West Siberia, an oil producing region in central Russia that extends from the northern border of Kazakhstan to the Arctic Ocean, continues to be Russia’s dominant producing region and contributes more than half of Russia’s total crude oil production. Most fields operating in the region are older, conventional reserves. They are facing permafrost melting and rising associated water levels, which reached 86 percent on average in 2018. According to a study from the SKOLKOVO Energy Centre, Russia’s largest active Siberian brownfields reported a 22 percent increase in drilling rate penetration from 2012 to 2016 but recorded a 5 percent decrease in total crude oil production, demonstrating how Russia’s older fields require more intensive methods to keep production growing. Yuganskneftegaz, Rosneft PJSC’s largest unit with operations in West Siberia, cut crude oil production by about 289,000 b/d between May 1 and 11 from February levels, according to Bloomberg News. Lukoil PJSC, the second-biggest Russian operator, decreased output by about 312,000 b/d compared to February with almost half of the production cuts originating from fields in West Siberia.
Before the OPEC+ cuts, Russian companies were actively exploring greenfield development in remote onshore regions like East Siberia and the Russian Far East, attempting to offset declining production elsewhere in Russia. The shift had been successful – greenfields continue to yield higher production growth compared to legacy brownfields. According to analysis from the SKOLKOVO Energy Centre, Russian greenfield crude oil production grew 77 percent from 2012 to 2016, reaching 21 percent (roughly 2.3 million b/d) of total crude oil production.It remains unclear whether the current oil price environment will hamper continued greenfield investment and production in Russia. So far, Russian oil companies have not abandoned their large-scale investments, instead deferring them in hope of a rebound in global oil prices and eventual relief from the OPEC+ production limitations. State-owned giant Rosneft PJSC announced plans to continue the development of new fields but is "postponing short-term less economically viable projects" and “…high risk long-term projects, including joint ventures.” Russia could have difficulties staying the course, however, given the departure of some Western majors, who continue to slash capital expenditures. Royal Dutch Shell recently withdrew from its proposed onshore joint venture with Gazprom Neft in the Arctic, citing a “challenging external environment.” The current low oil price environment may discourage future Western investment in Russia’s upstream, which also continues to face complications from Western sanctions.
In addition to cash flow consequences and possible damage to oil fields or equipment, Russia’s continued oil production cutbacks could create a marketing headache for Russian firms. Russia’s most popular crude oil blend for export, Urals, is a mix of different grades of crude oil from different regions in West Siberia. As production cuts occur, the mix of crude streams going into Russia’s export pipelines can change, shifting the quality of the export blend and thereby its value to refiners.
Already, amid slumping petroleum demand due to COVID-19 pandemic lockdowns, Russia faces lower demand for its crude oil exports. Rystad Energy estimates crude oil demand in Europe declined 38 percent year-over-year in April and expects demand to slump 13 percent year-over-year for 2020. Chinese demand is slowly recovering following the easing of stringent lockdown measures, helping Russian export sales.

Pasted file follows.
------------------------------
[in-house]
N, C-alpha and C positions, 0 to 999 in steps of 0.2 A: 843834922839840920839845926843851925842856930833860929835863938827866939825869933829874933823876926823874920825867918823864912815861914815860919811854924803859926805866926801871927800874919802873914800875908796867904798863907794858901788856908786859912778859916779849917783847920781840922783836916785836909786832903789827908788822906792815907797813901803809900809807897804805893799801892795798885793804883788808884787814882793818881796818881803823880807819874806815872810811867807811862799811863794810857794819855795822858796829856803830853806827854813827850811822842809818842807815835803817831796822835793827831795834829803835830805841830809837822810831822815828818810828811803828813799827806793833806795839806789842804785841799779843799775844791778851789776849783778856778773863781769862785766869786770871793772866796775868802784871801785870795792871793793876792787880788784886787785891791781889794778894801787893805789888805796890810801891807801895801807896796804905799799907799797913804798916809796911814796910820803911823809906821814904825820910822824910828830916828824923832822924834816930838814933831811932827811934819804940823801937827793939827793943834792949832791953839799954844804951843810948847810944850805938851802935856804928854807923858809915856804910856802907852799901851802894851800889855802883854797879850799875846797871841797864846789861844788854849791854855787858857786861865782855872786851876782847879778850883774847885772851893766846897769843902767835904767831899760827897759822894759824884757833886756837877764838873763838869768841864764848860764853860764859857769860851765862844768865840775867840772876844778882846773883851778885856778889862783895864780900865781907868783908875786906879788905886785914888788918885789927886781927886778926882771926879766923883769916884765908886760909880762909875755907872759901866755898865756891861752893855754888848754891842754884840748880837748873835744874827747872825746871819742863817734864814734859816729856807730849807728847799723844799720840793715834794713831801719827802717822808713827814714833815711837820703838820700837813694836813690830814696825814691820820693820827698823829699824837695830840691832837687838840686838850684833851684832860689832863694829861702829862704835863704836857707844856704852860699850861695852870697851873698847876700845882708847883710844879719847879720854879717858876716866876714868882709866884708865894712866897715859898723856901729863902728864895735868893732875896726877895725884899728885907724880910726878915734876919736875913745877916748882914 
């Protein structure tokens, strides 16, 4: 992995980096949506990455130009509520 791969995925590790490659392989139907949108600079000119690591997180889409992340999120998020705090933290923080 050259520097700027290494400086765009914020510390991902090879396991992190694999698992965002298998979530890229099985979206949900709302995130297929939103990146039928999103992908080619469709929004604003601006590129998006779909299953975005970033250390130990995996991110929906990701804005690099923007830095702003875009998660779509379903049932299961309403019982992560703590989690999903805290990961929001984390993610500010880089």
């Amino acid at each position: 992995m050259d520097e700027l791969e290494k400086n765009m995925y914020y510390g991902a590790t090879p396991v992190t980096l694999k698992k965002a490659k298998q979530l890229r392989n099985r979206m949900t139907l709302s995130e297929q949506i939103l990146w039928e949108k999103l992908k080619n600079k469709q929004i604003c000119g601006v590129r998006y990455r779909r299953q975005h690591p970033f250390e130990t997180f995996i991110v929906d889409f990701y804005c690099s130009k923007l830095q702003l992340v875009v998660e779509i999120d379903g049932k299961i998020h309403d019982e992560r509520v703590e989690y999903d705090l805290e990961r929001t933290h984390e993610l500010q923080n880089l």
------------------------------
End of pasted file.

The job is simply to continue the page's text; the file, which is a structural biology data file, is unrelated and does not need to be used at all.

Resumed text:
Russia sells roughly three-quarters of its total crude oil exports to just two markets Europe and Northeast Asia, much of it by pipeline delivery. In China, Russia has gained market share since the COVID-19 crisis began, replacing curtailed oil from Iran and Venezuela which recently reached all-time lows. China imported about 1.7 million b/d of crude oil from Russia in April, about a 14 percent year-over-year increase. That compares to about 1.2 million b/d in Chinese imports from Saudi Arabia. Shipments along the East Siberia-Pacific Ocean (ESPO) oil pipeline to the Kozmino export hub near the port city of Nakhodka in the Russian Far East point to a 24,000 b/d month-over-month gain to about 757,000 b/d in May to customers including Japan, South Korea, and Singapore, according to Energy Intelligence Group. In addition to linking to the Kozmino export hub, the ESPO pipeline connects directly to China via the Skovorodino-Daqing spur, an about 660 mile long pipeline transporting oil from Russia’s Far East to China’s Northeast province of Shandong, home to half of China’s teapot refineries and nearly 70 percent of teapot refining capacity.
The recent success in oil sales to China contrasts to struggles in Europe and domestically. Seaborne crude oil shipments from the Baltic Sea ports of Primorsk and Ust-Luga are set to see a 620,000 b/d month-over-month decline in May due to reduced refinery runs and lackluster demand across Europe. March crude oil shipments via the Druzhba pipeline, the longest pipeline in the world, fell about 125,000 b/d month-over-month in April and may experience more headwinds in the coming months. Domestic demand for crude oil has also cratered amid the COVID-19 pandemic. Deputy Energy Minister Pavel Sorokin explained in April that domestic gasoline, diesel, and jet fuel consumption has fallen by 40 percent, 30 to 35 percent, and more than 50 percent, respectively, due to the shutdown of the Russian economy in light of the pandemic. Data shows gasoline production for the first six days of May declined to about 572,000 b/d, down about 40 percent from March levels as about a third of Russian products output is consumed domestically.
Although the OPEC+ agreement is finding very successful implementation, Russian and Saudi Arabian exports are still competing for similar customers going forward. Now, the United States could be added to the mix as the Trump administration is calling upon China to honor its bilateral trade pact, which included increased purchases of U.S. crude oil by China’s refiners. The negotiated increase in U.S. energy purchases, however, has been hampered by China’s economic contraction in the first quarter of 2020. Rebounding oil demand may help paper over such differences when the OPEC+ coalition meets again in less than two weeks, but there will be a lot to navigate beyond June as oil producers try to build on momentum created by the historic deal made in April.